‘The question of what you want to own is actually the question of how you want to live your life.” Marie Kondo
To often we find that clients recoil when we start talking about minimalist design. Words like stark sterile and cold start to be thrown around the room. Minimalist design done well however couldn’t be further from those negative connotations.
Minimalist design is not about going without, but rather keeping a space clear of clutter so that the objects that have true value and meaning to you can really shine. In our designs, warm, cosy and wholesome are words that are aligned with minimalist design. A home designed minimalism in mind will increase happiness by placing value on simplicity and quality over clutter.
minimalist design and happiness
Have you ever wondered …
why do beautiful things make us happier?
Research into happiness has proven that visually attractive things and places make us feel more balanced and happier. Pleasant surroundings can help us feel cosy and safe, therefore the quality of the things we have in our home influences our mood in a positive way.
On the other hand, research into the psychology of mess has now shown direct link between untidiness and stress. Living in a messy home for example increases the level of the cortisol (a stress hormone) within our bodies which, if not reduced regularly can severally impact our wellbeing. We not only find a tidy space more relaxing to be in, overall it’s just harder to concentrate and stay calm if there is mess around.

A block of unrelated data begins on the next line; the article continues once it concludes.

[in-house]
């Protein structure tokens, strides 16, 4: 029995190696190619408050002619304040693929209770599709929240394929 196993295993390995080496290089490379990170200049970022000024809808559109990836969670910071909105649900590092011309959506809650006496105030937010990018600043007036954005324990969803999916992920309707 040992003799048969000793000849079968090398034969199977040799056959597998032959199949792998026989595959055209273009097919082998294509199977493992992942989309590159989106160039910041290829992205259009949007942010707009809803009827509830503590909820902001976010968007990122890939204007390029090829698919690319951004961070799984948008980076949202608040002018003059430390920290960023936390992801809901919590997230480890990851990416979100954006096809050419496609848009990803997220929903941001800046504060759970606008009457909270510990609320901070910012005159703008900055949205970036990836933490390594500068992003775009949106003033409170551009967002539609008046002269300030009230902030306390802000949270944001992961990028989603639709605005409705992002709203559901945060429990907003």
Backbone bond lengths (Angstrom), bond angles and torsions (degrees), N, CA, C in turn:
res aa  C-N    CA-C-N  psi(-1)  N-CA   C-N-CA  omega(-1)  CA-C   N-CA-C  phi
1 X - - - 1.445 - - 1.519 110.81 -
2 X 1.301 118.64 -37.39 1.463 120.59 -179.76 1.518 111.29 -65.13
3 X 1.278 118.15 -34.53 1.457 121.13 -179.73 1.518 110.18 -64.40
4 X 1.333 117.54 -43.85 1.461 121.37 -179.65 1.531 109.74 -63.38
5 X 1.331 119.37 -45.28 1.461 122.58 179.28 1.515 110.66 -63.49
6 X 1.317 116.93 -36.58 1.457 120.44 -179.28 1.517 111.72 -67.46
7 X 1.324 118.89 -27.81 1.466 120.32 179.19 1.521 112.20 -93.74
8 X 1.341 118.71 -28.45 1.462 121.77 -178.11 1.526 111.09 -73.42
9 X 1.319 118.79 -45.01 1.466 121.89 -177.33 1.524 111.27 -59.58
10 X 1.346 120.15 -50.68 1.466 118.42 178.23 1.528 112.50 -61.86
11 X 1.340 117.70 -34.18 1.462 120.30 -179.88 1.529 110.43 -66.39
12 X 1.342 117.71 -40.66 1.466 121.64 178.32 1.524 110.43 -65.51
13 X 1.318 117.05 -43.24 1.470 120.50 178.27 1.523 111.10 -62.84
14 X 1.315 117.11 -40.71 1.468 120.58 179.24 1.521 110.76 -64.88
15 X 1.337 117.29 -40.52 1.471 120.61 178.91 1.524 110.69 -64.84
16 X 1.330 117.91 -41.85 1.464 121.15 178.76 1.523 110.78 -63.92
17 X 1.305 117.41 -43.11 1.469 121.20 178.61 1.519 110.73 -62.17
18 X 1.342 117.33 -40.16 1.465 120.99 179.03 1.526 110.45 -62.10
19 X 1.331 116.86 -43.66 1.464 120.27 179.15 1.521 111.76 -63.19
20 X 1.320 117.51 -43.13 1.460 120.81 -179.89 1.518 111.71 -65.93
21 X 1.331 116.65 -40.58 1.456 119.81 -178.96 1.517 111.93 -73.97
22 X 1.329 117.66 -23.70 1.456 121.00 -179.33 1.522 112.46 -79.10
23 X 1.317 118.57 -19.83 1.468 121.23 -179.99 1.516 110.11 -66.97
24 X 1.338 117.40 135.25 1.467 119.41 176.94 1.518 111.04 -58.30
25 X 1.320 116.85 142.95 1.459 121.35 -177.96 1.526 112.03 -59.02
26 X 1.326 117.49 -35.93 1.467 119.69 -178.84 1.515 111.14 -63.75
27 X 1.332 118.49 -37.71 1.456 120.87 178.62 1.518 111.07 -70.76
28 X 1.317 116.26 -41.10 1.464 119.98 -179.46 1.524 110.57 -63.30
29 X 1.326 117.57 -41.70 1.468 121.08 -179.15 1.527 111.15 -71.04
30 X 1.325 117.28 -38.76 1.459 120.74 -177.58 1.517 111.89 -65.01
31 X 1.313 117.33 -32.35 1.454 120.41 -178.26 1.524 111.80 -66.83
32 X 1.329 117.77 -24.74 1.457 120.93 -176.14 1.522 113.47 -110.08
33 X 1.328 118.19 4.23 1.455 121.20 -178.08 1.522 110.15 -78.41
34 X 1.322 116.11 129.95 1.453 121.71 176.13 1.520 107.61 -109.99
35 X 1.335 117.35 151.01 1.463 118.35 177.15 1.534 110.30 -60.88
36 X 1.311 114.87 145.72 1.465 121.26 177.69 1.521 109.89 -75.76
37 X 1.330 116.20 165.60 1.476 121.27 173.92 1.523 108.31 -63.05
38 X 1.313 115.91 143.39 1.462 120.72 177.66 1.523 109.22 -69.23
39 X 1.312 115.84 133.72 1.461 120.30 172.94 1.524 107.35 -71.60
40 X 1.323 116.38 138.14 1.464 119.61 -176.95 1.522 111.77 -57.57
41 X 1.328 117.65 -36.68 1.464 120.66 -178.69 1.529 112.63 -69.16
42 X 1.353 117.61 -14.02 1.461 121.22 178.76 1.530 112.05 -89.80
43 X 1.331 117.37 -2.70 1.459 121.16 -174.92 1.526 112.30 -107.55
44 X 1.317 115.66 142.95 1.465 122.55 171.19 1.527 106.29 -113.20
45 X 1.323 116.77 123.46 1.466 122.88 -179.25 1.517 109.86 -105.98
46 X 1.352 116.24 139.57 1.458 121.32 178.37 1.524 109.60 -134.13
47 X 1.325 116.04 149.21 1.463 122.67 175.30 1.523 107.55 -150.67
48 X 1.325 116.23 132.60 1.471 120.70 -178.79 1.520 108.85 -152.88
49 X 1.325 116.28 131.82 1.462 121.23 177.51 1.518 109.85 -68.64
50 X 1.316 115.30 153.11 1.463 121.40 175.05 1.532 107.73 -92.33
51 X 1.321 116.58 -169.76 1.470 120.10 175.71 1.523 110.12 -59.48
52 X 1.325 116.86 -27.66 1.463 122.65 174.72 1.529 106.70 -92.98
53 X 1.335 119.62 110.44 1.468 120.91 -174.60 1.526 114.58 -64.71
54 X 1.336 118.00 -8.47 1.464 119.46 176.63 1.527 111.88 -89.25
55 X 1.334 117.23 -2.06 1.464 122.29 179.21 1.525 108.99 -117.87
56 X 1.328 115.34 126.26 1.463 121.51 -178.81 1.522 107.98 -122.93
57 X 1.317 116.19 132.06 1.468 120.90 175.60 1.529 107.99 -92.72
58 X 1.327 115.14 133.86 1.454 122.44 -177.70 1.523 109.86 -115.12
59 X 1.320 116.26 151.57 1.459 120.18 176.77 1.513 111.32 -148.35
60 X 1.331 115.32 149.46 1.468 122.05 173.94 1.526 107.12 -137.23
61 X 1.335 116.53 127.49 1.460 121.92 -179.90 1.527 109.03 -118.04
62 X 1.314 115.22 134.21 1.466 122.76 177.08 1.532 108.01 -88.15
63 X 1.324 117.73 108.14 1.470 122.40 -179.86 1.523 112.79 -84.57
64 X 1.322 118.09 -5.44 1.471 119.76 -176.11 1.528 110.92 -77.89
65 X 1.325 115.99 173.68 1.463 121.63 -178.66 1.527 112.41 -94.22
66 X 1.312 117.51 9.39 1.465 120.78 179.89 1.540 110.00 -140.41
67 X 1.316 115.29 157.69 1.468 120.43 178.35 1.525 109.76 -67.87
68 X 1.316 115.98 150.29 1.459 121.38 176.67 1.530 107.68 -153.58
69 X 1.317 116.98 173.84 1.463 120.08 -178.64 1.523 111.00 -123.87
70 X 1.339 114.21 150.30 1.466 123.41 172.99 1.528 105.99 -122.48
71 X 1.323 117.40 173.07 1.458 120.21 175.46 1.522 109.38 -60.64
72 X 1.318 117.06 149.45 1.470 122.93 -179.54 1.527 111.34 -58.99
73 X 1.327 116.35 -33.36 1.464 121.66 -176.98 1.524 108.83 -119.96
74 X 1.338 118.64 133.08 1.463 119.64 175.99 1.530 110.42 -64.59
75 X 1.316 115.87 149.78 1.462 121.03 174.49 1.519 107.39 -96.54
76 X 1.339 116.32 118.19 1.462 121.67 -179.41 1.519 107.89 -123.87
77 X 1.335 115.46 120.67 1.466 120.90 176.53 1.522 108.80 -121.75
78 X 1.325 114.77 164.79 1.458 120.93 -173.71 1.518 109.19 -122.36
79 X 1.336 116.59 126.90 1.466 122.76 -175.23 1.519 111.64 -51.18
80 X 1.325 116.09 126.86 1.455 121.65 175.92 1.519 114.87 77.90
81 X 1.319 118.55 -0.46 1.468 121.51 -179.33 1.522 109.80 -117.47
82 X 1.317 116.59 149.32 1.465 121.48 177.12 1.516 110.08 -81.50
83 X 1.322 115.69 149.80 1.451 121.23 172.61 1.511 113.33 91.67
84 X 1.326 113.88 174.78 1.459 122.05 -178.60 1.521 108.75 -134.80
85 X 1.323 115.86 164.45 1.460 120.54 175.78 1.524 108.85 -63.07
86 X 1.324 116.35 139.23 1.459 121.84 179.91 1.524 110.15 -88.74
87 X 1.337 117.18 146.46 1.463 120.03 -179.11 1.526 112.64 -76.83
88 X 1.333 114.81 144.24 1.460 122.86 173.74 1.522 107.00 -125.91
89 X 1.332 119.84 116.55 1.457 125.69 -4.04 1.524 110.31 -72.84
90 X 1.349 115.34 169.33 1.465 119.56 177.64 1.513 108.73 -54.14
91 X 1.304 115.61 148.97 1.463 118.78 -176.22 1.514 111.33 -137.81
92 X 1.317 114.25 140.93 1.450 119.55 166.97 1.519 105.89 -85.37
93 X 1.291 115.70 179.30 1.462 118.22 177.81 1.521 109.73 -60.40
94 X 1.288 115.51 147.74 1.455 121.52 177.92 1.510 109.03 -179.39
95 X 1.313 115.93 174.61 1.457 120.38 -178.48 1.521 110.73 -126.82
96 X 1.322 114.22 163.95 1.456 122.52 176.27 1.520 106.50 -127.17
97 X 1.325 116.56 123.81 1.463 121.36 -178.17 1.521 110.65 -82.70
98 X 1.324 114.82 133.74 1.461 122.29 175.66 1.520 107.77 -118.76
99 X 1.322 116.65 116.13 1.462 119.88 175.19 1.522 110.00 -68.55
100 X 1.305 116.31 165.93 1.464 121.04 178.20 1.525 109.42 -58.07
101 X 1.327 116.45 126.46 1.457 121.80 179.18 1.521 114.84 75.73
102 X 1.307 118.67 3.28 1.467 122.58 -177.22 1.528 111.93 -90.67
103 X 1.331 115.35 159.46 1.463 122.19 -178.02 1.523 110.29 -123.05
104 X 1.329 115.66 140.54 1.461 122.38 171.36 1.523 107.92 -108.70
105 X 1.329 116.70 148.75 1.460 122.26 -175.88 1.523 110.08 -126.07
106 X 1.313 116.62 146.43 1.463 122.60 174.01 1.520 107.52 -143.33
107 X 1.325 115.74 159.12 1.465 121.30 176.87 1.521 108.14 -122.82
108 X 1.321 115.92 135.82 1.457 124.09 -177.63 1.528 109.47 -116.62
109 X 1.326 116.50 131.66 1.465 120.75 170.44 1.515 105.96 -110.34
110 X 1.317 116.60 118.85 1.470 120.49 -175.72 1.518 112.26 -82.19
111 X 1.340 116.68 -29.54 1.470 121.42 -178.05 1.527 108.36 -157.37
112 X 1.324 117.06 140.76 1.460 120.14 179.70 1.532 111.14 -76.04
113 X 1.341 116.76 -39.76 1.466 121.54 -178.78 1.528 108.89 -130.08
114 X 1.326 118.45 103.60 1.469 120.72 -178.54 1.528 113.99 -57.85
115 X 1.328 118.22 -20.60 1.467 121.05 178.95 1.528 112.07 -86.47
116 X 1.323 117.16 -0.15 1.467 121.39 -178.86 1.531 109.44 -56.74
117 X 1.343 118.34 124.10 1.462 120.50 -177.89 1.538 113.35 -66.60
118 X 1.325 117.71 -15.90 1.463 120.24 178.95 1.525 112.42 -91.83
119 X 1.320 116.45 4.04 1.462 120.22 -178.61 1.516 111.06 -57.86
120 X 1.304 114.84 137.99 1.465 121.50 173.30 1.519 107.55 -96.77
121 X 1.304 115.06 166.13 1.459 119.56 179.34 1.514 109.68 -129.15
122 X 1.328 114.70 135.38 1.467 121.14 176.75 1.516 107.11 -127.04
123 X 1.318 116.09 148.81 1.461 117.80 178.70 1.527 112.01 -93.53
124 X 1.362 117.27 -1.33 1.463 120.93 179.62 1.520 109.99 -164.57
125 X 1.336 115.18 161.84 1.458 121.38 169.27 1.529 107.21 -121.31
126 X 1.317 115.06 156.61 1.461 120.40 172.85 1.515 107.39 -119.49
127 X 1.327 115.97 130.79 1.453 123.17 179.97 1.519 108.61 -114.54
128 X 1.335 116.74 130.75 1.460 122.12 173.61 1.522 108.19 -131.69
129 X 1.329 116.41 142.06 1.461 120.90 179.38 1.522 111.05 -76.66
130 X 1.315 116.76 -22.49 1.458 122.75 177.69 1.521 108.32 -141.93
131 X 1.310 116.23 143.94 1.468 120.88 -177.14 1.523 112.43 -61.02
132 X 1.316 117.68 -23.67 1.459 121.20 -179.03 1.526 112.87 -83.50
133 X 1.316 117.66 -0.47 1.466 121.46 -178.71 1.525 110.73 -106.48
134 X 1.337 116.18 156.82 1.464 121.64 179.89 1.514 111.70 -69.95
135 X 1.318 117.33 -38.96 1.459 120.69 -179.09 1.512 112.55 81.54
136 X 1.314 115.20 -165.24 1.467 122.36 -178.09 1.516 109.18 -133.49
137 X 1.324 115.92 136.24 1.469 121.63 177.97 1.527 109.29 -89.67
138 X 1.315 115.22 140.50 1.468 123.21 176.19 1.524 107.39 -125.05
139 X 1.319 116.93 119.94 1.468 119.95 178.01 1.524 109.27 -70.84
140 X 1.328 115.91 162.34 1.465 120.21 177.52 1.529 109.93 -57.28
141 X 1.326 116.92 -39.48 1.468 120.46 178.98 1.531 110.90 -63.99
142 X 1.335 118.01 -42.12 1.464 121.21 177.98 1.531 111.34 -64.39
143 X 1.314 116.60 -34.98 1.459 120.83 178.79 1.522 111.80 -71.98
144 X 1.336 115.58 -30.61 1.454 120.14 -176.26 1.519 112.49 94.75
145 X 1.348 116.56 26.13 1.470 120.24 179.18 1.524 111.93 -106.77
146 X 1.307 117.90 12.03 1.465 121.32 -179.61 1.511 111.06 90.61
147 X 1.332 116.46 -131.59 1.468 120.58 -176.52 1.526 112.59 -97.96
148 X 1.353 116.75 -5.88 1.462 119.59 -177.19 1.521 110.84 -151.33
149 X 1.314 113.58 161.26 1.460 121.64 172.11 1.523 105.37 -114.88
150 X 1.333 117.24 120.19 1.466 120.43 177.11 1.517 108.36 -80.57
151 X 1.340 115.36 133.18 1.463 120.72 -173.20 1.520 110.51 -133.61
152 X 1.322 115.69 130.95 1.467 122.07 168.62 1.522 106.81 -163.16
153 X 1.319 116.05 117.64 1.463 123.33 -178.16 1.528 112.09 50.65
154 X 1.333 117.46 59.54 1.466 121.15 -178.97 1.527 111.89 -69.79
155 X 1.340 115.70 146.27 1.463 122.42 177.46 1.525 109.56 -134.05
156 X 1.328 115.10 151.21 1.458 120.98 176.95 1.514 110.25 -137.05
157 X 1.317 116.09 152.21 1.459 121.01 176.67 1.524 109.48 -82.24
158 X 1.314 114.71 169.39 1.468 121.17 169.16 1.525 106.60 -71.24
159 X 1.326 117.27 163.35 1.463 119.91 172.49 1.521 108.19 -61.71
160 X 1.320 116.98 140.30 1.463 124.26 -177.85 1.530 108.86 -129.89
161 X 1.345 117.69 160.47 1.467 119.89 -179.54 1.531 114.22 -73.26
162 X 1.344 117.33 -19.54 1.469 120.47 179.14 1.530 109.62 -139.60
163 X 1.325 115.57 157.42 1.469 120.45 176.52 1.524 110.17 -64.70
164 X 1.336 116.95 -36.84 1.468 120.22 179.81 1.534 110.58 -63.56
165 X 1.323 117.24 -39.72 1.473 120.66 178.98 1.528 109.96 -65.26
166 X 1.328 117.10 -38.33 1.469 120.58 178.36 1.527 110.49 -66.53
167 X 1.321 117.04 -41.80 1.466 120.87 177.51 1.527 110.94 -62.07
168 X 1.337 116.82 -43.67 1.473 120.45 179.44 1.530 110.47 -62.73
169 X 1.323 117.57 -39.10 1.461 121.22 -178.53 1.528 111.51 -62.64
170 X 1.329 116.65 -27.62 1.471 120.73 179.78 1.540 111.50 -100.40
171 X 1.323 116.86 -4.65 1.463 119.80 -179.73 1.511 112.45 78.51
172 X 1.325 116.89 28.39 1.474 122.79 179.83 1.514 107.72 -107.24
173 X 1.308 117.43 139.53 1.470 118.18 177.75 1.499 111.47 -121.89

wellness through simplicity
When most people picture their dream home, it’s not filled with clutter. Absence of distracting clutter brings attention to the form, light and materials help us to appreciate and see things more clearly.
The Swedish principle of Lagom is based around the idea of having ‘just the right amount.’
While the Japanese philosophy of Wabi Sabi is based on the notion that happiness can be gained from appreciating the beauty of things ‘modest and humble’ like something that is handmade. It celebrates imperfection which makes objects seem more human and lived in.
minimalism celebrates value
A great benefit of having less is the opportunity to purchase possessions of higher quality. Many people don’t seem to put together the notion that when you own fewer things you gain an opportunity to have nicer things. Truth is, they go hand in hand.
If you keep only the most important pieces and display them beautifully in a significant place, you will find more sentimental value in your belongings. As a result, you will end up promoting the things that are most valuable to you. This supports a sense of familiarity and homeliness, which in turn will help you feel safer and more at ease.
Everyday things can affect our moods, such as the weather or the way a person speaks to us. You must never underestimate the importance of abandoning crap you don’t need, in order to make space for the quality things that you most desire. Minimalism isn’t about being boring and bare but an opportunity to choose good things that can directly define and influence your life.